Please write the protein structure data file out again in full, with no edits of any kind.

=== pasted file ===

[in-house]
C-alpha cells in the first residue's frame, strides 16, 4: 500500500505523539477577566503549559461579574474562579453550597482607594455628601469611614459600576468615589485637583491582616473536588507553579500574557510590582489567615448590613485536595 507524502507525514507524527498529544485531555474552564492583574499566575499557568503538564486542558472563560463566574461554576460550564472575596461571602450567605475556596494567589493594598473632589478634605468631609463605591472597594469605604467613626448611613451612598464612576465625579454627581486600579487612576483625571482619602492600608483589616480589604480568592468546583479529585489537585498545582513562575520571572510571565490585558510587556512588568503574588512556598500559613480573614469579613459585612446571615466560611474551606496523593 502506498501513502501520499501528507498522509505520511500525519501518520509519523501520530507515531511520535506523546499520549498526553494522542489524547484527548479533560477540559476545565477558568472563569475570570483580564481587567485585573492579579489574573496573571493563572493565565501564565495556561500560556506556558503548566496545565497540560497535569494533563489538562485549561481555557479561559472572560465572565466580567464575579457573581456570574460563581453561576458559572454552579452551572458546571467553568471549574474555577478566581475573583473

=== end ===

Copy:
[in-house]
C-alpha cells in the first residue's frame, strides 16, 4: 500500500505523539477577566503549559461579574474562579453550597482607594455628601469611614459600576468615589485637583491582616473536588507553579500574557510590582489567615448590613485536595 507524502507525514507524527498529544485531555474552564492583574499566575499557568503538564486542558472563560463566574461554576460550564472575596461571602450567605475556596494567589493594598473632589478634605468631609463605591472597594469605604467613626448611613451612598464612576465625579454627581486600579487612576483625571482619602492600608483589616480589604480568592468546583479529585489537585498545582513562575520571572510571565490585558510587556512588568503574588512556598500559613480573614469579613459585612446571615466560611474551606496523593 502506498501513502501520499501528507498522509505520511500525519501518520509519523501520530507515531511520535506523546499520549498526553494522542489524547484527548479533560477540559476545565477558568472563569475570570483580564481587567485585573492579579489574573496573571493563572493565565501564565495556561500560556506556558503548566496545565497540560497535569494533563489538562485549561481555557479561559472572560465572565466580567464575579457573581456570574460563581453561576458559572454552579452551572458546571467553568471549574474555577478566581475573583473